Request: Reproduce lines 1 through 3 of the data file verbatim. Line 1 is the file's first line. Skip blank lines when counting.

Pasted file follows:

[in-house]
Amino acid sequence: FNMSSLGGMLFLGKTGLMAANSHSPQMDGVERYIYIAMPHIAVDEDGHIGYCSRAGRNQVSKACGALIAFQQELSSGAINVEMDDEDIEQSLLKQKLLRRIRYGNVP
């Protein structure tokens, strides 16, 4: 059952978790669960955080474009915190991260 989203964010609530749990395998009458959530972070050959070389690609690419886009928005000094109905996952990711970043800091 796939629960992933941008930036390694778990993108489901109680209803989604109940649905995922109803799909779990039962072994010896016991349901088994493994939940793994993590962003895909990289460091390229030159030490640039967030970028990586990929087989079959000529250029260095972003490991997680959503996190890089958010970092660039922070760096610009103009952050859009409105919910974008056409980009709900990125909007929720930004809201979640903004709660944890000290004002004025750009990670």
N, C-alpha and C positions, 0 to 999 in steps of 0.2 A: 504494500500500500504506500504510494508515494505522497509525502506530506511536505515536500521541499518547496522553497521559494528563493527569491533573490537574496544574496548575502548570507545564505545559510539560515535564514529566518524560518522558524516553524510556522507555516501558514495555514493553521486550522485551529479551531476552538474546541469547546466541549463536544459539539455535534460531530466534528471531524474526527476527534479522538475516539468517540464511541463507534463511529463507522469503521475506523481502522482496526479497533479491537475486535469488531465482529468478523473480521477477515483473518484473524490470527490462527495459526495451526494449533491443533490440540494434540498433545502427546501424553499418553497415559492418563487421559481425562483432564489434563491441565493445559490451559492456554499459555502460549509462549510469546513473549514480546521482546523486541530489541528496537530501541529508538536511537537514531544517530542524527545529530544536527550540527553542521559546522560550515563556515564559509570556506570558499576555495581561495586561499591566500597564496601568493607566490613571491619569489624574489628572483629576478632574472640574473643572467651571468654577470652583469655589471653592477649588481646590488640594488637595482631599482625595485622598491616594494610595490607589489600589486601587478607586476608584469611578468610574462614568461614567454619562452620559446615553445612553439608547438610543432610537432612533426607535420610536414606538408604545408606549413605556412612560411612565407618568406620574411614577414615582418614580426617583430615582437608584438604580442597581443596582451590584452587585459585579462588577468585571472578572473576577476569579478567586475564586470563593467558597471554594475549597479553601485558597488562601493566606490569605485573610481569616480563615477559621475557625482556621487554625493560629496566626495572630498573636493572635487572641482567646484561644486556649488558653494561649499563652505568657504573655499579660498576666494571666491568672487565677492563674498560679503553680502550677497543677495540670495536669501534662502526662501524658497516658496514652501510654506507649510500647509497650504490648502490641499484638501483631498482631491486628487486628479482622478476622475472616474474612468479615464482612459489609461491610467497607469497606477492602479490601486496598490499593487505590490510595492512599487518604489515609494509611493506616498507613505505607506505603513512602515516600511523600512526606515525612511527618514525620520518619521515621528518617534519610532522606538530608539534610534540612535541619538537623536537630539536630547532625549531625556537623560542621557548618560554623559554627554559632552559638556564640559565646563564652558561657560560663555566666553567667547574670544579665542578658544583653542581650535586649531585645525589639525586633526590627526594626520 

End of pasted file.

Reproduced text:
[in-house]
Amino acid sequence: FNMSSLGGMLFLGKTGLMAANSHSPQMDGVERYIYIAMPHIAVDEDGHIGYCSRAGRNQVSKACGALIAFQQELSSGAINVEMDDEDIEQSLLKQKLLRRIRYGNVP
């Protein structure tokens, strides 16, 4: 059952978790669960955080474009915190991260 989203964010609530749990395998009458959530972070050959070389690609690419886009928005000094109905996952990711970043800091 796939629960992933941008930036390694778990993108489901109680209803989604109940649905995922109803799909779990039962072994010896016991349901088994493994939940793994993590962003895909990289460091390229030159030490640039967030970028990586990929087989079959000529250029260095972003490991997680959503996190890089958010970092660039922070760096610009103009952050859009409105919910974008056409980009709900990125909007929720930004809201979640903004709660944890000290004002004025750009990670």